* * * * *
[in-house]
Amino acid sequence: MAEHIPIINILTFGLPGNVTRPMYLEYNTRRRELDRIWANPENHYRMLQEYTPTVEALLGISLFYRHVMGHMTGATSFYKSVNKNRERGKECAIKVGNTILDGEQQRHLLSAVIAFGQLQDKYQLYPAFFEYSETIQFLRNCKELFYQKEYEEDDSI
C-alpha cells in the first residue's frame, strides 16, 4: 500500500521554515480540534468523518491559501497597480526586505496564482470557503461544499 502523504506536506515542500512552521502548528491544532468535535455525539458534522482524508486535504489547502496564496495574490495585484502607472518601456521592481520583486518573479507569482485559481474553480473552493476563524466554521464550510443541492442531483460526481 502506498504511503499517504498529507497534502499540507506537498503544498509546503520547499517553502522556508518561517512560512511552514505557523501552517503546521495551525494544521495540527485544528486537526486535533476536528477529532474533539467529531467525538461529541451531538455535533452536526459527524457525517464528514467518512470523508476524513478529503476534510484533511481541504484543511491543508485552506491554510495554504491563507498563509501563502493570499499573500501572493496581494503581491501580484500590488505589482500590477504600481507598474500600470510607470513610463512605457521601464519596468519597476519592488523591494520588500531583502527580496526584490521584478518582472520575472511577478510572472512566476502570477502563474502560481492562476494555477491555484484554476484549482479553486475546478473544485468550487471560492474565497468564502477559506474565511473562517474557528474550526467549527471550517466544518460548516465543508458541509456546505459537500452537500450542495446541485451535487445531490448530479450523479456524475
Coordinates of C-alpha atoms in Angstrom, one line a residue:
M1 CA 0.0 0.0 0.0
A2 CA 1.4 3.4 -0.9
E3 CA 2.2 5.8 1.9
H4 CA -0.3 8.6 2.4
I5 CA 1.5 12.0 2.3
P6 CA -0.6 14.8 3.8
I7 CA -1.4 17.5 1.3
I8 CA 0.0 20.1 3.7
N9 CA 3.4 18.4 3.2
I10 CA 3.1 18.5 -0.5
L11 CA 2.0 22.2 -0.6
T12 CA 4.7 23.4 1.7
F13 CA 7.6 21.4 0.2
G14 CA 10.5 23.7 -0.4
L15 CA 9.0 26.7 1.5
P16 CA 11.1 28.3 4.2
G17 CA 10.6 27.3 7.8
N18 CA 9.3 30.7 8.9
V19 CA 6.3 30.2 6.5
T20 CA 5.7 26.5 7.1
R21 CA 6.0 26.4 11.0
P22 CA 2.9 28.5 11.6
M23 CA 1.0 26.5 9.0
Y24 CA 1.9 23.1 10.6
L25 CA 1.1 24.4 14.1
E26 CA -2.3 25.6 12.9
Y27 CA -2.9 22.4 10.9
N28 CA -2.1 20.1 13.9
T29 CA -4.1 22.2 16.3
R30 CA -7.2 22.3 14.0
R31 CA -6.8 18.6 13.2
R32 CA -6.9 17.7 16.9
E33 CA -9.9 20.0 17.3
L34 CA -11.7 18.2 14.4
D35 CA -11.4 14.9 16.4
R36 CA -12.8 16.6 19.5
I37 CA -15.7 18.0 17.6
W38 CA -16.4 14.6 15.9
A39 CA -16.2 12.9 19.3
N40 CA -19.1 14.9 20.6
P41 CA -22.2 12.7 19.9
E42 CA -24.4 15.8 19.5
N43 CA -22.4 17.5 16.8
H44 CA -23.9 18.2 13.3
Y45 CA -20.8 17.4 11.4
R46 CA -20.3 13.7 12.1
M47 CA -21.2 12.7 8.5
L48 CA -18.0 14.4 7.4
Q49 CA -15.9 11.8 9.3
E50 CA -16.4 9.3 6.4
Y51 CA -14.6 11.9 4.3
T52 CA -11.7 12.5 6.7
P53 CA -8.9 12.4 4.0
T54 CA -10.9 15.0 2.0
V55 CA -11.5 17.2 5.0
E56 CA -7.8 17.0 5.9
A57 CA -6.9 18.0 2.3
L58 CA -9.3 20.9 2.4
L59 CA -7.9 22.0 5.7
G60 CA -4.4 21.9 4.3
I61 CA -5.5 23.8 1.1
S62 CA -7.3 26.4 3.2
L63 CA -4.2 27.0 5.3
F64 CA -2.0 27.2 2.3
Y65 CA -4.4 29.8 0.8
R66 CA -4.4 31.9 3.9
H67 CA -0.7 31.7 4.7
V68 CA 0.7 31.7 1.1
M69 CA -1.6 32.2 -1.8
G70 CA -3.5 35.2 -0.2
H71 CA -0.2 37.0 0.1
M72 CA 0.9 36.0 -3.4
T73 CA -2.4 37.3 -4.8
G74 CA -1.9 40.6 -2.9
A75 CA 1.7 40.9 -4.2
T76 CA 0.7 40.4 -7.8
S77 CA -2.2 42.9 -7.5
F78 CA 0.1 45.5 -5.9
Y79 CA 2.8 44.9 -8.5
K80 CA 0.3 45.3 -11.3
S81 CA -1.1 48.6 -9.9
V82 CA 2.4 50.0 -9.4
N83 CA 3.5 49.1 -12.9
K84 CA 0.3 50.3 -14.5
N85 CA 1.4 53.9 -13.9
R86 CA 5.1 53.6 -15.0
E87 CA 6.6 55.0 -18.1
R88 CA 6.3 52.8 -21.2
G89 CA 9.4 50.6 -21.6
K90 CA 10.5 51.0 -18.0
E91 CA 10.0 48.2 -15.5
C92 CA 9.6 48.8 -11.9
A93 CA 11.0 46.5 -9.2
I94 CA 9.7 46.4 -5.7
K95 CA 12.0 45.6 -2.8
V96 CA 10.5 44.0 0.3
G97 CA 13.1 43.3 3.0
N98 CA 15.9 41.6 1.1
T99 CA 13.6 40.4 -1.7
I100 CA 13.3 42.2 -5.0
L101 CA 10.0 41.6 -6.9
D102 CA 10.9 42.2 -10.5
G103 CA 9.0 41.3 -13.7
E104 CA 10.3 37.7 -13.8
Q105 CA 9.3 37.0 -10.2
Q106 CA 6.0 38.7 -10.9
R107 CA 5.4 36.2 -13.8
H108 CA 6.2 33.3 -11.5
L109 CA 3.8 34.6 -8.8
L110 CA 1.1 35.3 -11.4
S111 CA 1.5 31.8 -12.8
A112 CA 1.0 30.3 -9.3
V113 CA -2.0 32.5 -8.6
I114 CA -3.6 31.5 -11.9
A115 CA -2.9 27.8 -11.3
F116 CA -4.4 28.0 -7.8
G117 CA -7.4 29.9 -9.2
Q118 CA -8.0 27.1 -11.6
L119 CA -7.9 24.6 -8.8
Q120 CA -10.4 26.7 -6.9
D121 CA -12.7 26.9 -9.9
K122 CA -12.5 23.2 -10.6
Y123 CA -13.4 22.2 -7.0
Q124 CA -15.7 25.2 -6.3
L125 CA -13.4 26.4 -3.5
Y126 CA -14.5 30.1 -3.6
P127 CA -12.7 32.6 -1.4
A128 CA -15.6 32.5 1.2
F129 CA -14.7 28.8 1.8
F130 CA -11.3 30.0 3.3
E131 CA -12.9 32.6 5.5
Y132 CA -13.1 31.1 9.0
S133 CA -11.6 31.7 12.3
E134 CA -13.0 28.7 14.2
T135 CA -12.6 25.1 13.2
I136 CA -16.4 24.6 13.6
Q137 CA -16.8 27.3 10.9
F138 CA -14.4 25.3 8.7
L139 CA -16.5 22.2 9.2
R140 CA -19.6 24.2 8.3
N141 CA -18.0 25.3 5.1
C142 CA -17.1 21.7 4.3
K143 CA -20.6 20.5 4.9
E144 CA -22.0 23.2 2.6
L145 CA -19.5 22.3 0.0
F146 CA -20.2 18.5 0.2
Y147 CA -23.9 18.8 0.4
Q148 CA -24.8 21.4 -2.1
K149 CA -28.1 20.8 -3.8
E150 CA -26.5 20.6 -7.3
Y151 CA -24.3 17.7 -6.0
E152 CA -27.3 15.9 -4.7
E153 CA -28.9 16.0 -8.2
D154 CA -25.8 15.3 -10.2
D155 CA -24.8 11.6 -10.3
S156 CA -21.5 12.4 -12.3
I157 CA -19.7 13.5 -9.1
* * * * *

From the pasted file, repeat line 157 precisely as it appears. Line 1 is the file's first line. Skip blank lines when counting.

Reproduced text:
E153 CA -28.9 16.0 -8.2